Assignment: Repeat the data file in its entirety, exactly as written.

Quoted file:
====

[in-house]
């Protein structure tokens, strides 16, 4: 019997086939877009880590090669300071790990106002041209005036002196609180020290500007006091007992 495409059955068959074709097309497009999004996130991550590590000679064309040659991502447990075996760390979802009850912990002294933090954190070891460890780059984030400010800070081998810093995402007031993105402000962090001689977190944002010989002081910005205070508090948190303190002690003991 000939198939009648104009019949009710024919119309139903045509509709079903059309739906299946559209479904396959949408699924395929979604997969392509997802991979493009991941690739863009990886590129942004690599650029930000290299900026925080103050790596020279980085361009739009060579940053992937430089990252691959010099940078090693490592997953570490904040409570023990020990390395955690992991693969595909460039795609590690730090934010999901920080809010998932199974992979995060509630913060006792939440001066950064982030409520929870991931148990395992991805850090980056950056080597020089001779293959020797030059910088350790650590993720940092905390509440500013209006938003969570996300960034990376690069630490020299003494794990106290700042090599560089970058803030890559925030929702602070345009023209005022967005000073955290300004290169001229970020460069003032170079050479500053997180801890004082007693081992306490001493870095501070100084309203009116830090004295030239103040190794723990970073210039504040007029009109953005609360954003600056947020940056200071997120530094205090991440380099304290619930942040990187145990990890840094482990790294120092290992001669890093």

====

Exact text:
[in-house]
């Protein structure tokens, strides 16, 4: 019997086939877009880590090669300071790990106002041209005036002196609180020290500007006091007992 495409059955068959074709097309497009999004996130991550590590000679064309040659991502447990075996760390979802009850912990002294933090954190070891460890780059984030400010800070081998810093995402007031993105402000962090001689977190944002010989002081910005205070508090948190303190002690003991 000939198939009648104009019949009710024919119309139903045509509709079903059309739906299946559209479904396959949408699924395929979604997969392509997802991979493009991941690739863009990886590129942004690599650029930000290299900026925080103050790596020279980085361009739009060579940053992937430089990252691959010099940078090693490592997953570490904040409570023990020990390395955690992991693969595909460039795609590690730090934010999901920080809010998932199974992979995060509630913060006792939440001066950064982030409520929870991931148990395992991805850090980056950056080597020089001779293959020797030059910088350790650590993720940092905390509440500013209006938003969570996300960034990376690069630490020299003494794990106290700042090599560089970058803030890559925030929702602070345009023209005022967005000073955290300004290169001229970020460069003032170079050479500053997180801890004082007693081992306490001493870095501070100084309203009116830090004295030239103040190794723990970073210039504040007029009109953005609360954003600056947020940056200071997120530094205090991440380099304290619930942040990187145990990890840094482990790294120092290992001669890093």